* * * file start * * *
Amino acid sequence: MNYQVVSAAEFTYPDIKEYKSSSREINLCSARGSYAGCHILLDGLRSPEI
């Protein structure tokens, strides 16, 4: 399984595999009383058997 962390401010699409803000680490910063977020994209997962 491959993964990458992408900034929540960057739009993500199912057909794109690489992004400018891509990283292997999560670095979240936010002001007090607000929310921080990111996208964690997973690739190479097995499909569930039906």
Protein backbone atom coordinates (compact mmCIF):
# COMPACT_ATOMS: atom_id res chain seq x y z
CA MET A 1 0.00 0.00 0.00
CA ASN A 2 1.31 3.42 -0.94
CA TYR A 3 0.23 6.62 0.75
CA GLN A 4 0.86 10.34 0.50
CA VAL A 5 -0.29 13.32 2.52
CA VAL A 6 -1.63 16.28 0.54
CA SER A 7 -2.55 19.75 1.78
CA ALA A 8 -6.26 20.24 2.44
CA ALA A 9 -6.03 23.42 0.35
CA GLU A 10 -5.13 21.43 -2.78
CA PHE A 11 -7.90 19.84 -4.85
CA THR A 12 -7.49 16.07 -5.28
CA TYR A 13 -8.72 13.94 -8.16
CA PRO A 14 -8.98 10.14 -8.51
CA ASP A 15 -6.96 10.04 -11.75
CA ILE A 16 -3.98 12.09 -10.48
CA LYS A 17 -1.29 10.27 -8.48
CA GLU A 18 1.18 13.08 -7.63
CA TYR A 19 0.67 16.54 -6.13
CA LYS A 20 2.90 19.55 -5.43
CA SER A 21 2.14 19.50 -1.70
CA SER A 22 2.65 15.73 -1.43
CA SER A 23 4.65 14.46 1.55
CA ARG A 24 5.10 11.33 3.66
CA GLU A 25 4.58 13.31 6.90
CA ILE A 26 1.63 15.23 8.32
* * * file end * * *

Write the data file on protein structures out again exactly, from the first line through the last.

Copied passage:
Amino acid sequence: MNYQVVSAAEFTYPDIKEYKSSSREINLCSARGSYAGCHILLDGLRSPEI
């Protein structure tokens, strides 16, 4: 399984595999009383058997 962390401010699409803000680490910063977020994209997962 491959993964990458992408900034929540960057739009993500199912057909794109690489992004400018891509990283292997999560670095979240936010002001007090607000929310921080990111996208964690997973690739190479097995499909569930039906």
Protein backbone atom coordinates (compact mmCIF):
# COMPACT_ATOMS: atom_id res chain seq x y z
CA MET A 1 0.00 0.00 0.00
CA ASN A 2 1.31 3.42 -0.94
CA TYR A 3 0.23 6.62 0.75
CA GLN A 4 0.86 10.34 0.50
CA VAL A 5 -0.29 13.32 2.52
CA VAL A 6 -1.63 16.28 0.54
CA SER A 7 -2.55 19.75 1.78
CA ALA A 8 -6.26 20.24 2.44
CA ALA A 9 -6.03 23.42 0.35
CA GLU A 10 -5.13 21.43 -2.78
CA PHE A 11 -7.90 19.84 -4.85
CA THR A 12 -7.49 16.07 -5.28
CA TYR A 13 -8.72 13.94 -8.16
CA PRO A 14 -8.98 10.14 -8.51
CA ASP A 15 -6.96 10.04 -11.75
CA ILE A 16 -3.98 12.09 -10.48
CA LYS A 17 -1.29 10.27 -8.48
CA GLU A 18 1.18 13.08 -7.63
CA TYR A 19 0.67 16.54 -6.13
CA LYS A 20 2.90 19.55 -5.43
CA SER A 21 2.14 19.50 -1.70
CA SER A 22 2.65 15.73 -1.43
CA SER A 23 4.65 14.46 1.55
CA ARG A 24 5.10 11.33 3.66
CA GLU A 25 4.58 13.31 6.90
CA ILE A 26 1.63 15.23 8.32